I know that it has been a while since I've blogged but the last few months have been either 1) extremely boring or 2) extremely busy so I haven't had much to say. However, with the massive earthquake that just hit Haiti, I feel compelled to write. While I'm usually lighthearted, I'm going to take a small detour from the pop culture commentary and ridiculous ramblings to discuss something near and dear to my heart.
While some people reading this blog know me personally, those who do not may not know that I'm half-Haitian. While I have quite the mix (full breakdown: 1/2 Haitian, 1/4 Middle Eastern, 1/8 Irish, 1/8 German, my Haitian side is the part that I know the most about and feel the strongest connection to. My mother was born and raised in Haiti and moved to the United States when she was in her 20s. A lot of my family located in the United States and Canada were born in Haiti as well.
More importantly, my grandmother and several other relatives still live in Haiti.
Yesterday I sat on my couch shocked as the news unfolded about the earthquake that took place. I immediately called my mother to ask if she was able to get through to any of my family. As of right now, we're still unable to get through. Landlines, cell phones, texts...nothing. The phone lines to the country, especially my grandmother's town, have never been consistent and given the current situation, I have no idea when we'll hear anything. My entire family is sitting by their phones hoping to hear something, anything. I've turned CNN on and off all day, not being able to watch the news for more than 10 or so minutes without crying and feeling physically ill. As a country that has already suffered so much, I can't even begin to imagine what is going on over there. As a result of the political and social conflict that is happening over there, I've never been able to visit the country except for the 20 minutes I was able to cross the border from the Dominican Republic to Haiti while accompanied by UN officials. While people know Haiti only as an extremely poor country, the stories I've heard from family paint a picture of culture, excitement, and beauty. It has always been my dream to visit the country and take it all in. As I look at the pictures on TV, I'm devastated.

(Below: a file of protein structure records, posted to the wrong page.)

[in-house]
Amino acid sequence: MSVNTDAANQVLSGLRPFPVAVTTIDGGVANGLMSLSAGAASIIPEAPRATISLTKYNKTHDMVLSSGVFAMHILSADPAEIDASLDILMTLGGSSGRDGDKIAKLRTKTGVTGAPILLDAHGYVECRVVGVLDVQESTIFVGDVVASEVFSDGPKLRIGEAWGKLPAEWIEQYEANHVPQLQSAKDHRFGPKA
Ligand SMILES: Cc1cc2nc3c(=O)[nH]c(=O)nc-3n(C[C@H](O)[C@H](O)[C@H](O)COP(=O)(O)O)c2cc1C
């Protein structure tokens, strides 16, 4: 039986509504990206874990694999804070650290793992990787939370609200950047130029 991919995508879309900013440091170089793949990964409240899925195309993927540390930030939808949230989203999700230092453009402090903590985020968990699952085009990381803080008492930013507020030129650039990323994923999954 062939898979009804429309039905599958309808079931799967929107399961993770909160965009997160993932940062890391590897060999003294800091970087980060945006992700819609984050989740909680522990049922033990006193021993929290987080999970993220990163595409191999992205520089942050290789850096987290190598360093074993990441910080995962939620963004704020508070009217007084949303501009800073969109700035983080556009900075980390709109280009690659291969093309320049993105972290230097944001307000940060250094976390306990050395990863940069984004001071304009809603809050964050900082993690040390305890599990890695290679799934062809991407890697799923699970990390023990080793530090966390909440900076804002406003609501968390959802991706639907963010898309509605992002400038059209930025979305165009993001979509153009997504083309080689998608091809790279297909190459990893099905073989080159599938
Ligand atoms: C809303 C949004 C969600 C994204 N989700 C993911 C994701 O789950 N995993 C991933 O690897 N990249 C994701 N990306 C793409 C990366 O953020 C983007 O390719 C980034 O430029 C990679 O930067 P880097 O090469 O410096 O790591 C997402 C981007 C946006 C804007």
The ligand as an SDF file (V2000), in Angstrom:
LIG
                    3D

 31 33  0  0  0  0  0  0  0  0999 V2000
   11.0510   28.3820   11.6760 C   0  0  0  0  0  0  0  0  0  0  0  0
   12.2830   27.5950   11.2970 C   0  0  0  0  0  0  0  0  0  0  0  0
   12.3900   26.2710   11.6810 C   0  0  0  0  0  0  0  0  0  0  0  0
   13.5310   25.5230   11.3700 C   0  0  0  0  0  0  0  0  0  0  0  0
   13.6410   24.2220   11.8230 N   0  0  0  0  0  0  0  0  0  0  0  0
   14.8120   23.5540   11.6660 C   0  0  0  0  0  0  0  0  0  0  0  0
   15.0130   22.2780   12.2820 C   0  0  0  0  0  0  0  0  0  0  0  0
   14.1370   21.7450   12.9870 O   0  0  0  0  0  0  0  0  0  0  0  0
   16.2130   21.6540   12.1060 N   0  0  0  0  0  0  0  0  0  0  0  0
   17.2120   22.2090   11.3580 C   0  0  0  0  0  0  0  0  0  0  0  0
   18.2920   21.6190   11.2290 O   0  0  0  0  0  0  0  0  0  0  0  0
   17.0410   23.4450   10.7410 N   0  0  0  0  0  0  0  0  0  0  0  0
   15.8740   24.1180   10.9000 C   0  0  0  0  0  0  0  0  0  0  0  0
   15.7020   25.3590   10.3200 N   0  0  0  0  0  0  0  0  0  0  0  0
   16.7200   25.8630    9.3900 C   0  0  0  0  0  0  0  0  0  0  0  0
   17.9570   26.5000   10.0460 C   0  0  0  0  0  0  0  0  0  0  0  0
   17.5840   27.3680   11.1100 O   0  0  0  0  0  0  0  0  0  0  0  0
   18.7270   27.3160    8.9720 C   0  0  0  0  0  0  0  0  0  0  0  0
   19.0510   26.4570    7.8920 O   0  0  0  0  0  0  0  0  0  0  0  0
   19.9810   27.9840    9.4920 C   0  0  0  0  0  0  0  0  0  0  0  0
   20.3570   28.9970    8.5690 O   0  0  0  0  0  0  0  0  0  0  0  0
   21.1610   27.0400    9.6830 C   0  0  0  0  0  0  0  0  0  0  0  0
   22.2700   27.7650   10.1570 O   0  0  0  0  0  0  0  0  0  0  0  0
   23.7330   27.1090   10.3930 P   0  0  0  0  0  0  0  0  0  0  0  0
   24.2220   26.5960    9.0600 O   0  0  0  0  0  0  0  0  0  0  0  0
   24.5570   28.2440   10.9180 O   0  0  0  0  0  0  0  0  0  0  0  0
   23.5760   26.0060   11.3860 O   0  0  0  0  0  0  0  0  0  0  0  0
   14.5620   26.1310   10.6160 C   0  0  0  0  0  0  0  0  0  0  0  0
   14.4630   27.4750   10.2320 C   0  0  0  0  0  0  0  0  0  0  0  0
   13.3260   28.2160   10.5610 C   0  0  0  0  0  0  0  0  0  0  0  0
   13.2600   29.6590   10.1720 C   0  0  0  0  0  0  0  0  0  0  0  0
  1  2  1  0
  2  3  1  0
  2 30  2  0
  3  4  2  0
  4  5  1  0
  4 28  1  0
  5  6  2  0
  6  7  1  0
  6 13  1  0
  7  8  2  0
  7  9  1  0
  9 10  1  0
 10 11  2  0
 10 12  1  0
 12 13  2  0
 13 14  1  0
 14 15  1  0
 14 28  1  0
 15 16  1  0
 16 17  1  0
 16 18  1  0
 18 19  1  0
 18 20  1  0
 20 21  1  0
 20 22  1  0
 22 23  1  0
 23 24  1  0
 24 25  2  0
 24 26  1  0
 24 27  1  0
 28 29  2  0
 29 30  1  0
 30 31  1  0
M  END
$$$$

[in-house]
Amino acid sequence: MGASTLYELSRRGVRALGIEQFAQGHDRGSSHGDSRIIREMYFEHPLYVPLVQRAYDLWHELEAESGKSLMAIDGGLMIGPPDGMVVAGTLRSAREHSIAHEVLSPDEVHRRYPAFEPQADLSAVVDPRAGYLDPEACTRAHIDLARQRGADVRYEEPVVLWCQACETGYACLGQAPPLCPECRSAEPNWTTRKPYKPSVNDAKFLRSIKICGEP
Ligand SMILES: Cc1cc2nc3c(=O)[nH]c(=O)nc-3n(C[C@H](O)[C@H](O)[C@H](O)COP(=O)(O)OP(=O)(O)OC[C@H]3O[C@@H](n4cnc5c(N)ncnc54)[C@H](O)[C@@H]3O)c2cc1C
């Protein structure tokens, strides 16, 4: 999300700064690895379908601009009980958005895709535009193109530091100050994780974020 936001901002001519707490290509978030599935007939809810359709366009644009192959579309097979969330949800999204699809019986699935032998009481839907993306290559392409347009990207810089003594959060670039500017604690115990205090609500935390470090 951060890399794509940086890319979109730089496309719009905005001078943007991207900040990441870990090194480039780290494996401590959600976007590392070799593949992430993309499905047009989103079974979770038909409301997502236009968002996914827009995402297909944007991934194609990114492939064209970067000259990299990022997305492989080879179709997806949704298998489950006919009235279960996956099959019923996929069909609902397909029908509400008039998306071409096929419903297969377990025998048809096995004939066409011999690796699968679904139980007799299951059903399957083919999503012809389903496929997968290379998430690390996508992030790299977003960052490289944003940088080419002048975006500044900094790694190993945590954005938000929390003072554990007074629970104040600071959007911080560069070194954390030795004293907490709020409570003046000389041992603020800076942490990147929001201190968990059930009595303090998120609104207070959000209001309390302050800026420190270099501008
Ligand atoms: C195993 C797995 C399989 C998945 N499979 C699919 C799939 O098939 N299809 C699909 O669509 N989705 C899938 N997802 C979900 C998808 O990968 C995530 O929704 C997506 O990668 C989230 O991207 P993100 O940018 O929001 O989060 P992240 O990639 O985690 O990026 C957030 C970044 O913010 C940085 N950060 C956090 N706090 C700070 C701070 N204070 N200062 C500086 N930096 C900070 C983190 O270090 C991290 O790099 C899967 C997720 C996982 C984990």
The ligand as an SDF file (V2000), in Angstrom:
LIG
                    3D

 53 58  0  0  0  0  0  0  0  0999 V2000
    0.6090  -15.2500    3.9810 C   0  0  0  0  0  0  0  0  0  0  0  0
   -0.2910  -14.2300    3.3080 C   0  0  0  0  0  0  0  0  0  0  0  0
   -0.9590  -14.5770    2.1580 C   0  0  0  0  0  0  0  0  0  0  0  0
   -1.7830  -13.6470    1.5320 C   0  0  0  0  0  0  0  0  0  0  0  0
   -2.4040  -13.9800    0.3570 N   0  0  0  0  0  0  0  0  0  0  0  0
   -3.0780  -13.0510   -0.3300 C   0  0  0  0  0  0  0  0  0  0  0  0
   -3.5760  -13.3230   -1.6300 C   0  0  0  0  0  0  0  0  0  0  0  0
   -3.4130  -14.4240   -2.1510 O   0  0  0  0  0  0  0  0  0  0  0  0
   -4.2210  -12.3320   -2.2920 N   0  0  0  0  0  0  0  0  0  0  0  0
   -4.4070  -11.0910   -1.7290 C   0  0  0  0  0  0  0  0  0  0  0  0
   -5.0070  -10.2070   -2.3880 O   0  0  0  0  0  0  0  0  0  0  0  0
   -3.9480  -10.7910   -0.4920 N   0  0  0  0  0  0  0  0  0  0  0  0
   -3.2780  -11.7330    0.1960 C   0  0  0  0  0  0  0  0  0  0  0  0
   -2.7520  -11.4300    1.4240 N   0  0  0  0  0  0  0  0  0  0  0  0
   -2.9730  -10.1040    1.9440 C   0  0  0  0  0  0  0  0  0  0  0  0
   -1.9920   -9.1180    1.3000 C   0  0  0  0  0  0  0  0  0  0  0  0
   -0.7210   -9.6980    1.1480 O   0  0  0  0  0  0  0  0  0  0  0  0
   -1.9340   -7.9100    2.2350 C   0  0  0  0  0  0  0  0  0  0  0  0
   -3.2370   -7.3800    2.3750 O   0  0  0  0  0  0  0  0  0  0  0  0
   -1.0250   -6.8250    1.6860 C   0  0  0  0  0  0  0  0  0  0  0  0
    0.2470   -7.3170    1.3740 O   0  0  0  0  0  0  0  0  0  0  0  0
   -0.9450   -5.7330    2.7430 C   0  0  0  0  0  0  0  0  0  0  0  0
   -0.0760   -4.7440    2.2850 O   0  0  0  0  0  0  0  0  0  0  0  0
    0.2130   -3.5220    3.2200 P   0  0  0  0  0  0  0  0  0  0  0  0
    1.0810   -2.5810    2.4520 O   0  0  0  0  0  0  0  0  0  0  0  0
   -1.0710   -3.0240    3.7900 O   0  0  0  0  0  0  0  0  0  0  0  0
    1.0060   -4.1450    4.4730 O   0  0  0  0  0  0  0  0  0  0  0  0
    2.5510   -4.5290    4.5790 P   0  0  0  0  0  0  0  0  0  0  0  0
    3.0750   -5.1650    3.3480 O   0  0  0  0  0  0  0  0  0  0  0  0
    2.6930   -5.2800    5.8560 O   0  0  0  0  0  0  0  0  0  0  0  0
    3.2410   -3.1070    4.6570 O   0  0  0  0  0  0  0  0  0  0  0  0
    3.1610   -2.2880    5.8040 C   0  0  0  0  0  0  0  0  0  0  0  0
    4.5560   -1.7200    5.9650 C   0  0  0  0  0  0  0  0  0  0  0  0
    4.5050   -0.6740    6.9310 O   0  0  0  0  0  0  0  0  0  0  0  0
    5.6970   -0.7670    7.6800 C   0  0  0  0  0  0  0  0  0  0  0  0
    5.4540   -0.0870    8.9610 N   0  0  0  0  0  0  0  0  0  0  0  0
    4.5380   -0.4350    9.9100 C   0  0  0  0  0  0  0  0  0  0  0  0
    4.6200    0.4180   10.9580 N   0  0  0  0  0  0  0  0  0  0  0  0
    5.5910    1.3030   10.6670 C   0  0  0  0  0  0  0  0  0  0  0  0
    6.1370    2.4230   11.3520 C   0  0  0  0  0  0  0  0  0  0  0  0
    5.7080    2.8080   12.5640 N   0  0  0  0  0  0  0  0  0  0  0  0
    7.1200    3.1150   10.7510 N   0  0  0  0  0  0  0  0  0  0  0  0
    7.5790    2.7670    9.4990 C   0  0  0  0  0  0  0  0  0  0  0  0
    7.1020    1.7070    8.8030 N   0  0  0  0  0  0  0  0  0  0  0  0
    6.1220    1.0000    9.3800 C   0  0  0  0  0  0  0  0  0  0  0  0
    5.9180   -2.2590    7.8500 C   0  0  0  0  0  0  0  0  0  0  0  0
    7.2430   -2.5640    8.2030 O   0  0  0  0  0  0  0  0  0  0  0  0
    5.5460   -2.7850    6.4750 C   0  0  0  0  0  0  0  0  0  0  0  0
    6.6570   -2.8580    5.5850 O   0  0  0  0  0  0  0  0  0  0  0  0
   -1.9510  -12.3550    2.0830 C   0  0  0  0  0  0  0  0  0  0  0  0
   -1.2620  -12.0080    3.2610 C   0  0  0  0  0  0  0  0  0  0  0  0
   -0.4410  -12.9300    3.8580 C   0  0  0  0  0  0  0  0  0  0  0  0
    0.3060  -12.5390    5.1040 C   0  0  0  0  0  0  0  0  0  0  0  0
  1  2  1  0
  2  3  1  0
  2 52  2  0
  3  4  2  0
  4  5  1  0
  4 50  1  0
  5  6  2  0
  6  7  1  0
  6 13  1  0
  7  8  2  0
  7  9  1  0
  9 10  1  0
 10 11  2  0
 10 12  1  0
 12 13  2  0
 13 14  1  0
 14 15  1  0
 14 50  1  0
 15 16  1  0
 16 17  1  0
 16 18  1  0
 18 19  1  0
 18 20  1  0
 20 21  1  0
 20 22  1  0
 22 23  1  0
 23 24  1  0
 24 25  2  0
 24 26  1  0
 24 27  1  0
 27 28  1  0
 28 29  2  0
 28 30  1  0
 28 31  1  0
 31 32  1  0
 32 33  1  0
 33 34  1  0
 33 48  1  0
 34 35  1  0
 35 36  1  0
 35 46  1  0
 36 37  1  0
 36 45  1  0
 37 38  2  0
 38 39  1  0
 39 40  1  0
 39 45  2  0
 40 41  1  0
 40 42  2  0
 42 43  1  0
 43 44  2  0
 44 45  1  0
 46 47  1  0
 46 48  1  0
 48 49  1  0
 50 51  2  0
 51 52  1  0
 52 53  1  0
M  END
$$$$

The situation has made me take a huge step back and think about everything. I've realized that I get so wrapped up in the most trivial things that I really don't take a step back once in a while to think about what's important. I think it's something we're all guilty of. So while I will continue read about celebrity gossip and watch "Jersey Shore", I think it's important that we all take little moments for ourselves to reflect about the important things in life and be thankful.
I'm sure most of you have seen the various ways you can help. Of course the American Red Cross and UNICEF and various other organizations are taking donations. But, many of you are like me and are poor students are unemployed law school graduates with insane debt who can barely afford to pay rent. For those of you like me, you can still help without having to dig crazy deep into your pockets:
Wyclef Jean's organization "Yele Haiti" has made is super easy to donate. If you text "Yele" to 501501, a $5 donation will be charged to your cell phone for earthquake relief. $5 is less than the fun drinks I enjoy at a bar. It seems small but the numbers add up. Read Here to See Other Ways You Can Help
And finally, I ask that you keep my family and the people in Haiti in your thoughts. I will update you guys as I hear info.
And now, back to our regularly scheduled programming...